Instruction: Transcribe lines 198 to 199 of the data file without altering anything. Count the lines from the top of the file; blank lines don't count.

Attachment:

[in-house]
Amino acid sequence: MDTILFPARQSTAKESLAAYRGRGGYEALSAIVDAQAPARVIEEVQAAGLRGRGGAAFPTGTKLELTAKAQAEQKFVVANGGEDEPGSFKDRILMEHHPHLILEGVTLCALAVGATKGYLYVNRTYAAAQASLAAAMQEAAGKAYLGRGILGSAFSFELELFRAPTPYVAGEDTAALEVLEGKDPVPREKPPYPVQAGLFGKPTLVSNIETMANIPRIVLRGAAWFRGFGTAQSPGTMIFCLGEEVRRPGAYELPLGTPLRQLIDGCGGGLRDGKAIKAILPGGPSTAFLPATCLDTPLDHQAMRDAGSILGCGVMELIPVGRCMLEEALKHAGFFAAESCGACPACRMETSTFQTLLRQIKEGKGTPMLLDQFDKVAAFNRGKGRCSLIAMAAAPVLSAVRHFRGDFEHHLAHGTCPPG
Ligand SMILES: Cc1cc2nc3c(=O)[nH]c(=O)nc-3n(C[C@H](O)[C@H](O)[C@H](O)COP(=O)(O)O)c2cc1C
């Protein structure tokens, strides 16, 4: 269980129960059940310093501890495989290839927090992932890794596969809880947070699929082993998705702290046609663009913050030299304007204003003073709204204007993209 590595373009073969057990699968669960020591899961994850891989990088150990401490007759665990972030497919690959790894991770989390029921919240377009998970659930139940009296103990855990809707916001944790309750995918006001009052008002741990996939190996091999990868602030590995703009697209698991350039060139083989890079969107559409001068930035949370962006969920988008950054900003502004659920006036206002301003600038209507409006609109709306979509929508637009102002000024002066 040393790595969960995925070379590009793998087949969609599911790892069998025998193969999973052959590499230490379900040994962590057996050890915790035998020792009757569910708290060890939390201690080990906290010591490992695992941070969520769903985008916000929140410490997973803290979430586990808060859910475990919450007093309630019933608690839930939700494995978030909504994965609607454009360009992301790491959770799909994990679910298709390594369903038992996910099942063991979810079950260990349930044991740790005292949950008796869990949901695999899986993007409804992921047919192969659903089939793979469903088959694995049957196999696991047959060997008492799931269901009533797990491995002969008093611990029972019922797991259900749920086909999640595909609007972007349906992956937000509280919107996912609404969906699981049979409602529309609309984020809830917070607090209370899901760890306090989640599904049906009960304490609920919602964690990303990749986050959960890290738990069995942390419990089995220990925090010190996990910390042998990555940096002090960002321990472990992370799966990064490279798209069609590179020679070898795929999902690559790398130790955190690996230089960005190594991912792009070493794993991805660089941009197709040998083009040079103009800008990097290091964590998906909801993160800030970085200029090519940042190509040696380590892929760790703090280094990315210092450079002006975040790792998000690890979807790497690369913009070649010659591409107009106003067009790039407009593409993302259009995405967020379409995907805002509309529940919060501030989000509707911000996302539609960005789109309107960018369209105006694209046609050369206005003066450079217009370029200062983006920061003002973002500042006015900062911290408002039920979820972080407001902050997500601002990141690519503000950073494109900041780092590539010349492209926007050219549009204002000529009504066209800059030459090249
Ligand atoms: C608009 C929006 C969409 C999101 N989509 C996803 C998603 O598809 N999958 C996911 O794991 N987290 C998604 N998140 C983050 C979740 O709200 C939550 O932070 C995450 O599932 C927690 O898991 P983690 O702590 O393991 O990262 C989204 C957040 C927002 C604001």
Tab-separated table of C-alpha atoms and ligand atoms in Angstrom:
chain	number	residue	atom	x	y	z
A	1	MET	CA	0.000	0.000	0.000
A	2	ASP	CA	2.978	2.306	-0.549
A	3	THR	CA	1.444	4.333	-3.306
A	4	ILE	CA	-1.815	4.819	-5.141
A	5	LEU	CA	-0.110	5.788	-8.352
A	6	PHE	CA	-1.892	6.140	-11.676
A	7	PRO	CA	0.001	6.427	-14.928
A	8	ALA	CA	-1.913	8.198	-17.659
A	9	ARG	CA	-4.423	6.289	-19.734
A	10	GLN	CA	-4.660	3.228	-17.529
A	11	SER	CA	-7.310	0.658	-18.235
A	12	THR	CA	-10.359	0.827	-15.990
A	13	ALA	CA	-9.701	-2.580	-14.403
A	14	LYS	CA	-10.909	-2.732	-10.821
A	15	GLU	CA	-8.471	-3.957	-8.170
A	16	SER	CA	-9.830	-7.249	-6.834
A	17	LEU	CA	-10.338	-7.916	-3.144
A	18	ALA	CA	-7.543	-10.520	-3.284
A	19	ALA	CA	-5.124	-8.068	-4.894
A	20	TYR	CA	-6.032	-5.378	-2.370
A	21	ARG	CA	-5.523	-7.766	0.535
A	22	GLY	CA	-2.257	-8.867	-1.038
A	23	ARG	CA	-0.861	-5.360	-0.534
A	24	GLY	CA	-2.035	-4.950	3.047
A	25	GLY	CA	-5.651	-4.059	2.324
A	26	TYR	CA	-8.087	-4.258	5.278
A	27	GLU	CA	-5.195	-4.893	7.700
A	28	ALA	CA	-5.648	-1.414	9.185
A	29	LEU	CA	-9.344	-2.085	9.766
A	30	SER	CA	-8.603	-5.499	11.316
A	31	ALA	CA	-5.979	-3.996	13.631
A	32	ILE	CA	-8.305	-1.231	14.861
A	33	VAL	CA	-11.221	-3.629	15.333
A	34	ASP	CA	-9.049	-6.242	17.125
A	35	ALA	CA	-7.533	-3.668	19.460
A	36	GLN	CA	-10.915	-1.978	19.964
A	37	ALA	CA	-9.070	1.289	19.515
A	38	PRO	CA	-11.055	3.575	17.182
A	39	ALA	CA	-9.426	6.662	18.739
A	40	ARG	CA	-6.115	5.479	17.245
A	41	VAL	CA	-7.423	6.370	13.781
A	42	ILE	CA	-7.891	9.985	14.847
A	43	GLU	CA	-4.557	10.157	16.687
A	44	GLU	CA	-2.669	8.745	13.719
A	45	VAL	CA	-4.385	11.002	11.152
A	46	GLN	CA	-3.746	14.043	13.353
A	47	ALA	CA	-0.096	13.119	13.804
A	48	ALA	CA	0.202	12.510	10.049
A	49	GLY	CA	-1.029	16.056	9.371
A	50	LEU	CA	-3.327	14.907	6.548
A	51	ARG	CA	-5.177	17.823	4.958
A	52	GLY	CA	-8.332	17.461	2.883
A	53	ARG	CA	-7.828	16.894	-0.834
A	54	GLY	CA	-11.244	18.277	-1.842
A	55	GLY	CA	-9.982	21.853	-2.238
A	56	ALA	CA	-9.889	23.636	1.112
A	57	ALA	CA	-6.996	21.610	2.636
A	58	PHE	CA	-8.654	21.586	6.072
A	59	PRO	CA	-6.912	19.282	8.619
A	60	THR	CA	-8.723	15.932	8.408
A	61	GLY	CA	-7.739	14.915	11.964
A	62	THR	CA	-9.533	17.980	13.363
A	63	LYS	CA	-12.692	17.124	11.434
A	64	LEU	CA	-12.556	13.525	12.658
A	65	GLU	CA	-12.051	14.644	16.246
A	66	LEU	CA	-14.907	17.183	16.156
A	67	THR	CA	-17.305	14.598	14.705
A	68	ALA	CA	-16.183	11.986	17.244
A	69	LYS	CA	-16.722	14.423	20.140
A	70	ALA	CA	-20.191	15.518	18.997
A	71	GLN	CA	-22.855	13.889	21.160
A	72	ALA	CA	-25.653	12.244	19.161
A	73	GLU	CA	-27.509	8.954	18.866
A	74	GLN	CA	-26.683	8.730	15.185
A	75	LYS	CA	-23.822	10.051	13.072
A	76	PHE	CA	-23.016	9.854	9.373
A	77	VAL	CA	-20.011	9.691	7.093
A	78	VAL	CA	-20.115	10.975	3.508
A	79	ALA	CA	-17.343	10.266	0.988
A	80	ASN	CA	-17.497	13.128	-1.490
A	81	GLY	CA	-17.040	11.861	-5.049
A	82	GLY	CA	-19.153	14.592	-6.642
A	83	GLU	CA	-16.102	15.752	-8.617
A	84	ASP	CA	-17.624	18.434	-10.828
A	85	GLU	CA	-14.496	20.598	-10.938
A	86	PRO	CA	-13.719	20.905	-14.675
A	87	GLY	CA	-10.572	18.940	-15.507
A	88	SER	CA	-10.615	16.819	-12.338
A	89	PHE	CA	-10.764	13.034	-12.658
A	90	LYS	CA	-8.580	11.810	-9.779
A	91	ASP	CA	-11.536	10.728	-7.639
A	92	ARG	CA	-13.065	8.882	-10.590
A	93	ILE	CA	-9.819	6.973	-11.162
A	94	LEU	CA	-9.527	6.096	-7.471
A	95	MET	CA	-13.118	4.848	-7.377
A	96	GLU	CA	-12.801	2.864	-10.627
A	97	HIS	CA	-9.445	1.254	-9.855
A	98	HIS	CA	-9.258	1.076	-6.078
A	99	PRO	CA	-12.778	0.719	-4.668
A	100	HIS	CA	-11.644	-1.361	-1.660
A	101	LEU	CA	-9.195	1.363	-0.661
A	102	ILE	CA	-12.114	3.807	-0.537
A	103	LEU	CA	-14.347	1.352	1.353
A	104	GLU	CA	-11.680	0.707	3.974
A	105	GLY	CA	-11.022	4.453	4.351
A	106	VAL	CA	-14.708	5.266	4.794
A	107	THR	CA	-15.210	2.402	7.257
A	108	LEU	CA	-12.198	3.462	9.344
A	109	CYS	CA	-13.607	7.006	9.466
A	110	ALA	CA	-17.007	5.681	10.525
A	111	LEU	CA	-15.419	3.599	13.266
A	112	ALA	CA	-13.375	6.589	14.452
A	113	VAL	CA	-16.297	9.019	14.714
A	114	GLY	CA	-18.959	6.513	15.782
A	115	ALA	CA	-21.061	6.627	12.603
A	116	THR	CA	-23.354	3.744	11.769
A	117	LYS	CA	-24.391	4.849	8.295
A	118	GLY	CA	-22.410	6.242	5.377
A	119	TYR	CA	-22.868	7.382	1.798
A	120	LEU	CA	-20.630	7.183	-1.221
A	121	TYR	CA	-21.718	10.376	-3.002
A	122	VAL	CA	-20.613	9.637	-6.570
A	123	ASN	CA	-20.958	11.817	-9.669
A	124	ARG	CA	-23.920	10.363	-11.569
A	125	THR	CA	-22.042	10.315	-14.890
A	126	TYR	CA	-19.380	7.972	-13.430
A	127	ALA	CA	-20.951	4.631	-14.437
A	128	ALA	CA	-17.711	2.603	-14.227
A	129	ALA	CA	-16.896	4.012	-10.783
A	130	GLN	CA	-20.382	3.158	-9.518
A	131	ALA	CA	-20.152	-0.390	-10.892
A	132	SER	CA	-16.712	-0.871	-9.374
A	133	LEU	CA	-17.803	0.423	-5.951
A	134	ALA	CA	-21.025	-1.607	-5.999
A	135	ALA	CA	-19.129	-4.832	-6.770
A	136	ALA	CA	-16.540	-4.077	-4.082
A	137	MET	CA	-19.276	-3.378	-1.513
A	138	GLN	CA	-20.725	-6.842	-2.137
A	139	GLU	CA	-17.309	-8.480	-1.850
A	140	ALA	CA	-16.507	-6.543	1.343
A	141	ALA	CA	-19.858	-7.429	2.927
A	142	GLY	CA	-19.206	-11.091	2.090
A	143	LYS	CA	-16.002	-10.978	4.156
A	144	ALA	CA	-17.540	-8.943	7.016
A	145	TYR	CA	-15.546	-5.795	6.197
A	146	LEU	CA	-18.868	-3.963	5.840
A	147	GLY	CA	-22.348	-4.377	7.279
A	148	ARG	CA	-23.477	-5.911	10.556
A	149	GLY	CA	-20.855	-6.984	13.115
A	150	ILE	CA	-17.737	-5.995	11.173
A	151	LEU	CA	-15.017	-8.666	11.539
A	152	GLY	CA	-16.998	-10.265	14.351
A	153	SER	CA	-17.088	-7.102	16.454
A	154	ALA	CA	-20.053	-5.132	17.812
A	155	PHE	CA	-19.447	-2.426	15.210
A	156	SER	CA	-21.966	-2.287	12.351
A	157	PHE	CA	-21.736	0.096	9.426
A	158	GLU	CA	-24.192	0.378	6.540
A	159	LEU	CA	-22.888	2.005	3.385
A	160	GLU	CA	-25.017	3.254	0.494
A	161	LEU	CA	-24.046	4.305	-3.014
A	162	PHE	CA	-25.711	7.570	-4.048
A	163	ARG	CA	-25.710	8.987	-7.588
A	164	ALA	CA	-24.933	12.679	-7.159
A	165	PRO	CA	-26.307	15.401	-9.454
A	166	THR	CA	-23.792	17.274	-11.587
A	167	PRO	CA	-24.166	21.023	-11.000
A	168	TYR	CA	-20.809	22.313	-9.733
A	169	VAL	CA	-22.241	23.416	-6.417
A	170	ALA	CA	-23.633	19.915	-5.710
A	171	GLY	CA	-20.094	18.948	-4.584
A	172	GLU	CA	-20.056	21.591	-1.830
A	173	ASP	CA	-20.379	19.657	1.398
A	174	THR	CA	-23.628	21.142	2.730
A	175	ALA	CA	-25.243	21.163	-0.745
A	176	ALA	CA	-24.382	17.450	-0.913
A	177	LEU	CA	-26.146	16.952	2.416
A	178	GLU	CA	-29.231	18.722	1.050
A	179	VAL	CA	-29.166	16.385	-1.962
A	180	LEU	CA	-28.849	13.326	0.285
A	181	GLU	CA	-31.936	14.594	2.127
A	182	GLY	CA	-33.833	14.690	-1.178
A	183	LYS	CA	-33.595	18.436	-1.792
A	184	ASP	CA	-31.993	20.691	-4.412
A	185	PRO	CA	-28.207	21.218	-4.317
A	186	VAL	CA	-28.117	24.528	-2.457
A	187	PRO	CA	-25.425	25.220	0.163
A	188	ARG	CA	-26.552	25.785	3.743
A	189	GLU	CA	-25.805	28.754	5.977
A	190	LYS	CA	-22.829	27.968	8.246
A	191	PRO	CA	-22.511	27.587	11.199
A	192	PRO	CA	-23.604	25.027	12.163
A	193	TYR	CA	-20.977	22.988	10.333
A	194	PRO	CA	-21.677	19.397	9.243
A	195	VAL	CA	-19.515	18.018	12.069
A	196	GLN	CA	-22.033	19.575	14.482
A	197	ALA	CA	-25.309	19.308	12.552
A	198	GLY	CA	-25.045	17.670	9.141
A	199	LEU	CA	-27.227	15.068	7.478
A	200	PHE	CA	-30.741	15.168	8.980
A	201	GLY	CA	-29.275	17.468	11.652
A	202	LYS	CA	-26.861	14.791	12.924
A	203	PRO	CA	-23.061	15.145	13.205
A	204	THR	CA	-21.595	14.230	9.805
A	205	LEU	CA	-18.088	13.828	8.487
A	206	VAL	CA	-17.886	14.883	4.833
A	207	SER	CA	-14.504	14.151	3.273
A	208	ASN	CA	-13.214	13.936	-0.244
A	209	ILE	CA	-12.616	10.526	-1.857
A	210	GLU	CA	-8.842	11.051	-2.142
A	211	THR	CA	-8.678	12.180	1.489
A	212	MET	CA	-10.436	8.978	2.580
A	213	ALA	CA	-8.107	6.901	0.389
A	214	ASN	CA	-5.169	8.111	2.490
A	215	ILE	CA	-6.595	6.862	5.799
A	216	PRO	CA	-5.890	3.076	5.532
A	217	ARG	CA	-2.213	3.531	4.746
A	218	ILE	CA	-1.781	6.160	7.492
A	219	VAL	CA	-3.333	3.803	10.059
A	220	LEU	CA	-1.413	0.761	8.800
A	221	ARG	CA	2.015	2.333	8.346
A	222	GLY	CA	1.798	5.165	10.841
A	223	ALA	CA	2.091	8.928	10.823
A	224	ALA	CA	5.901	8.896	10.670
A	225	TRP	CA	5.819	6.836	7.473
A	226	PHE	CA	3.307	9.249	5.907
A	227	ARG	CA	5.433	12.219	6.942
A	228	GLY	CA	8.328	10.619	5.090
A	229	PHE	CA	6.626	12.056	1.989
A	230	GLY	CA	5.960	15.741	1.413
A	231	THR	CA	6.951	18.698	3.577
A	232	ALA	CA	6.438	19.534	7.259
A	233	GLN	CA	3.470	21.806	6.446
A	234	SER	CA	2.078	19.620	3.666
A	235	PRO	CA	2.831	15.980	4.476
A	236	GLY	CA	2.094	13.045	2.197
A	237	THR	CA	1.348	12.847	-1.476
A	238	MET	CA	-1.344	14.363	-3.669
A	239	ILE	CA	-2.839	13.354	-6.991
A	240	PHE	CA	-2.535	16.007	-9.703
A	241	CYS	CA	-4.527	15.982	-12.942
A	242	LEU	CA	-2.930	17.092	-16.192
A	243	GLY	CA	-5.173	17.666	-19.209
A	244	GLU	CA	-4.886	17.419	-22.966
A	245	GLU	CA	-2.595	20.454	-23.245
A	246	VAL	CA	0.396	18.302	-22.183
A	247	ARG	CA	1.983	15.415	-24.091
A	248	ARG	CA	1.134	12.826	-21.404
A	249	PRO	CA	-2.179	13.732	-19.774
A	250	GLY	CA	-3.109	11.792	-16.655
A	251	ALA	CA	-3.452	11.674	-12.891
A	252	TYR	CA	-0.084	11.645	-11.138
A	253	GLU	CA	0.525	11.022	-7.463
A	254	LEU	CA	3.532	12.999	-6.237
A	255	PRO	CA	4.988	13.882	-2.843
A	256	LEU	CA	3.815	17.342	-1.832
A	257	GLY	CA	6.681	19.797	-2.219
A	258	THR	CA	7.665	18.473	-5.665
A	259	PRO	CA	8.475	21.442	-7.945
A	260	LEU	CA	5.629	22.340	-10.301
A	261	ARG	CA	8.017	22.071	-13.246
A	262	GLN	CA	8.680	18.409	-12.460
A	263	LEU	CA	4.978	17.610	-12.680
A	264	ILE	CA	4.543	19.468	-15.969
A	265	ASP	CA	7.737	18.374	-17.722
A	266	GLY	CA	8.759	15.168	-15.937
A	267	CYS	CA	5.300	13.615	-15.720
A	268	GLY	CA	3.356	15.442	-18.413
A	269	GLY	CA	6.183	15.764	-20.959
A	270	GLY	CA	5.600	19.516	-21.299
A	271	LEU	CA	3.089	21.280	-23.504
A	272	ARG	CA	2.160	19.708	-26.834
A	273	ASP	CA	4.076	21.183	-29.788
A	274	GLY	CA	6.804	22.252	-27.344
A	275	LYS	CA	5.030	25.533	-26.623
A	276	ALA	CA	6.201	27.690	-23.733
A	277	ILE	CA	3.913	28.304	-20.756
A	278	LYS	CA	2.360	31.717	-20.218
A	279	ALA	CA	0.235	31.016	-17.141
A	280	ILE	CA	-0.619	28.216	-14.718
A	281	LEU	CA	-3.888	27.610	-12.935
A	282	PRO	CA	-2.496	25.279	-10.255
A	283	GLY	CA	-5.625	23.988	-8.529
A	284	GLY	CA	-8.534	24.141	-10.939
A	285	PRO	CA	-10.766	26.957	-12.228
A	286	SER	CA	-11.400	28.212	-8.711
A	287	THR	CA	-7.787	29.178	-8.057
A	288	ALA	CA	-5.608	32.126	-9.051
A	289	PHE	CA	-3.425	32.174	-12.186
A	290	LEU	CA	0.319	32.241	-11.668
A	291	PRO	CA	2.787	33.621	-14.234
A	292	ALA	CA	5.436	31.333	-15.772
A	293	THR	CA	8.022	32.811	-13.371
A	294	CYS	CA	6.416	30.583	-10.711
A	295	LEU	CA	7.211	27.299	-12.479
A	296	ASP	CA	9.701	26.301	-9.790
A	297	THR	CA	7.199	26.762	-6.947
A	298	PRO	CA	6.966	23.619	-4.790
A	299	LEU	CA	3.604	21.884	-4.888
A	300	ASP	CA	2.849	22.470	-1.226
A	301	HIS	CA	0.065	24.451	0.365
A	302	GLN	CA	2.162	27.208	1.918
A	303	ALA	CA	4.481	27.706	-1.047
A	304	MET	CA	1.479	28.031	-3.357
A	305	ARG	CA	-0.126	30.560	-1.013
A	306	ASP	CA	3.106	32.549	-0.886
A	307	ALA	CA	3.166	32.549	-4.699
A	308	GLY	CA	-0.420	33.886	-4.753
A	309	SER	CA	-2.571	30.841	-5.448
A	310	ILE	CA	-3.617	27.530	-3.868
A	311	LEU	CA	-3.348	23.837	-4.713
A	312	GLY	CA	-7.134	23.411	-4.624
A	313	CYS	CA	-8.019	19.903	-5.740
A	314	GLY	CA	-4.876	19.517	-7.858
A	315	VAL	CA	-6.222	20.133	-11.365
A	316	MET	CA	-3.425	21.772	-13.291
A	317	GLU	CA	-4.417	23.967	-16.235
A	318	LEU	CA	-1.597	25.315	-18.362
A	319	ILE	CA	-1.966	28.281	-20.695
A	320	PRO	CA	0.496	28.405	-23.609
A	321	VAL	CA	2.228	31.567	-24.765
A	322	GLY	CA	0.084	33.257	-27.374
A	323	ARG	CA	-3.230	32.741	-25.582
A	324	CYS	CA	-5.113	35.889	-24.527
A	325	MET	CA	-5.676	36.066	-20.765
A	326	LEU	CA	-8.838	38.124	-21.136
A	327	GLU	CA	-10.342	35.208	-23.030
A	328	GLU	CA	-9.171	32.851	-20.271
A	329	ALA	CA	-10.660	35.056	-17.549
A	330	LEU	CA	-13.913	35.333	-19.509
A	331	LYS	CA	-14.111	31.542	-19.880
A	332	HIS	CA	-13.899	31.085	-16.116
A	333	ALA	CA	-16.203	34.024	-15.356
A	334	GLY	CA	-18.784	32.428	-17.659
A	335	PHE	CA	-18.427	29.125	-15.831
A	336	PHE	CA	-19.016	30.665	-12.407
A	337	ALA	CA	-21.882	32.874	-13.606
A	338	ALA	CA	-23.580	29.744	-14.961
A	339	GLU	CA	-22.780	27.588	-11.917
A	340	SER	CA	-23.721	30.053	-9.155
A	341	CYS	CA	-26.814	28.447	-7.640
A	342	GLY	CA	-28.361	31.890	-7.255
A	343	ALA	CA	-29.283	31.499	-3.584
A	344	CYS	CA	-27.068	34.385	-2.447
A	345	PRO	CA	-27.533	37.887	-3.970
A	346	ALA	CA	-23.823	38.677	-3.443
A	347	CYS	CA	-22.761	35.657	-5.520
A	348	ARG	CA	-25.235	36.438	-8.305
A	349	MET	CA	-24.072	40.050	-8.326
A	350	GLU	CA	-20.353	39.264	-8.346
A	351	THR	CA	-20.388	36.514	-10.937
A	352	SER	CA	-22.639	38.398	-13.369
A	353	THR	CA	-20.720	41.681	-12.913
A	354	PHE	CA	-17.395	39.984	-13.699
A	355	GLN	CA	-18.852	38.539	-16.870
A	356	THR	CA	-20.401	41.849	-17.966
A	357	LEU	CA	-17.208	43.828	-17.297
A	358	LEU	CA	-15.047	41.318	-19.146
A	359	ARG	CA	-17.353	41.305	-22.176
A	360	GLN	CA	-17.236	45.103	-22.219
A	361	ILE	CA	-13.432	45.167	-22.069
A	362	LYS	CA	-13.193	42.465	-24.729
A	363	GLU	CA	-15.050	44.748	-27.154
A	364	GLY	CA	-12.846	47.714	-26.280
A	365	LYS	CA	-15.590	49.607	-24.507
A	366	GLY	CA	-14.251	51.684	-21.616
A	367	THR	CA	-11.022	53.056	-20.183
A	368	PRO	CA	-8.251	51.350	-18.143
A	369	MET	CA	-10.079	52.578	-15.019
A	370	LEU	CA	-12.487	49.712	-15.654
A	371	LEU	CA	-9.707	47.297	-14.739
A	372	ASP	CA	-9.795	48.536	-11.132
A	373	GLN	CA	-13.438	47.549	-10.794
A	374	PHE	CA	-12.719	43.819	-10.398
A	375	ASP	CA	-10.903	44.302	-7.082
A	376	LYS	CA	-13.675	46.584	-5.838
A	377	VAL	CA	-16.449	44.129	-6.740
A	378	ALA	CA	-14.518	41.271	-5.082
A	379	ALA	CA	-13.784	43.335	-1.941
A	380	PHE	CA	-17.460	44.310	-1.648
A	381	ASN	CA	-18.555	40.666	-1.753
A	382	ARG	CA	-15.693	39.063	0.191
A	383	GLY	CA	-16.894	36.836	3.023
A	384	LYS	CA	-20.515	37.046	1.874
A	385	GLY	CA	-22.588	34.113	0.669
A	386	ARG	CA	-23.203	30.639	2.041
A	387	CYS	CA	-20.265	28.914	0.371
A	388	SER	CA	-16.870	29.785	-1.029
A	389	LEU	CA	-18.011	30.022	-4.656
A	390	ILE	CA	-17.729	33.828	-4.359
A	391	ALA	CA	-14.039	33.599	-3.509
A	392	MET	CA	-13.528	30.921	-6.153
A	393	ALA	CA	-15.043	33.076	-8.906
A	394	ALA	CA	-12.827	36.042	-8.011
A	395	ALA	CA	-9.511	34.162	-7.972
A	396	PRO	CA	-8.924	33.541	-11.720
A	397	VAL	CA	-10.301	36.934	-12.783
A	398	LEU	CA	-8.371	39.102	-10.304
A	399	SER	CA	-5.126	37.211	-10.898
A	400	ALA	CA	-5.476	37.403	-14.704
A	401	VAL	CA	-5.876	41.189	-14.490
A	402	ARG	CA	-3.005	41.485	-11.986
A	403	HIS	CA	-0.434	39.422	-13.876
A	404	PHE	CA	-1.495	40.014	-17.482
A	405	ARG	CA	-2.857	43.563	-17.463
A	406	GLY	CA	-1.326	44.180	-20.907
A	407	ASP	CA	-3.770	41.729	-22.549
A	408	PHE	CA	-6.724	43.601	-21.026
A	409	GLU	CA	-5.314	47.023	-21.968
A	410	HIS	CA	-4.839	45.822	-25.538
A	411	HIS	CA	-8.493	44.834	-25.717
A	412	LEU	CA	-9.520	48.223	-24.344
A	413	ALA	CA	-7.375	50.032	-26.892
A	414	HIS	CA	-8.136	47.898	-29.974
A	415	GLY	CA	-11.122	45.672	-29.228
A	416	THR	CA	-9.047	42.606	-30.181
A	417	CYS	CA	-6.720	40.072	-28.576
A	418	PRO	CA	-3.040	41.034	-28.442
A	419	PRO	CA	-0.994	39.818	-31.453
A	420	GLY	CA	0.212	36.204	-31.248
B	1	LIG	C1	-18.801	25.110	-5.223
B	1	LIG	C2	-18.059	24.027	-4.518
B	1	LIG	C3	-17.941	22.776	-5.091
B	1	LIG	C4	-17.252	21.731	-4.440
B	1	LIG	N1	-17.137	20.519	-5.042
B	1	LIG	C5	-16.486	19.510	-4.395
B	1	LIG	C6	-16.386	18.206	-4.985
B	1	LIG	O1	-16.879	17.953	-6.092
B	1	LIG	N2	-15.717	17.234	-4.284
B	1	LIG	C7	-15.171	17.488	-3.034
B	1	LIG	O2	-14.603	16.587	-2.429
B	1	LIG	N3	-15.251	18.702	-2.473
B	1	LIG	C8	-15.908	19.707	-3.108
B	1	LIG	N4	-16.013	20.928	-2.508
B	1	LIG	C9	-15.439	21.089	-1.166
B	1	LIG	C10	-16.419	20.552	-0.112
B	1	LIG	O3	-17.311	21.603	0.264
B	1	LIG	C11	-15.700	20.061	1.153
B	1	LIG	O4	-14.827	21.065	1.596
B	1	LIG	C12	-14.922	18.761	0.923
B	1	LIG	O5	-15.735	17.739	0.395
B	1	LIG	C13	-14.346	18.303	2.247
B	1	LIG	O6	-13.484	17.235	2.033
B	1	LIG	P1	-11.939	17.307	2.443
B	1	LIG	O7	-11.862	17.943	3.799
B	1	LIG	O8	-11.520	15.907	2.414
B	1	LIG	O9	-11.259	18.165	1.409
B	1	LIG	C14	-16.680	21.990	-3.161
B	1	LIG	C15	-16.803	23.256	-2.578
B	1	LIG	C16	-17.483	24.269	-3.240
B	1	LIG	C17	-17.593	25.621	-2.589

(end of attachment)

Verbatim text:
A	191	PRO	CA	-22.511	27.587	11.199
A	192	PRO	CA	-23.604	25.027	12.163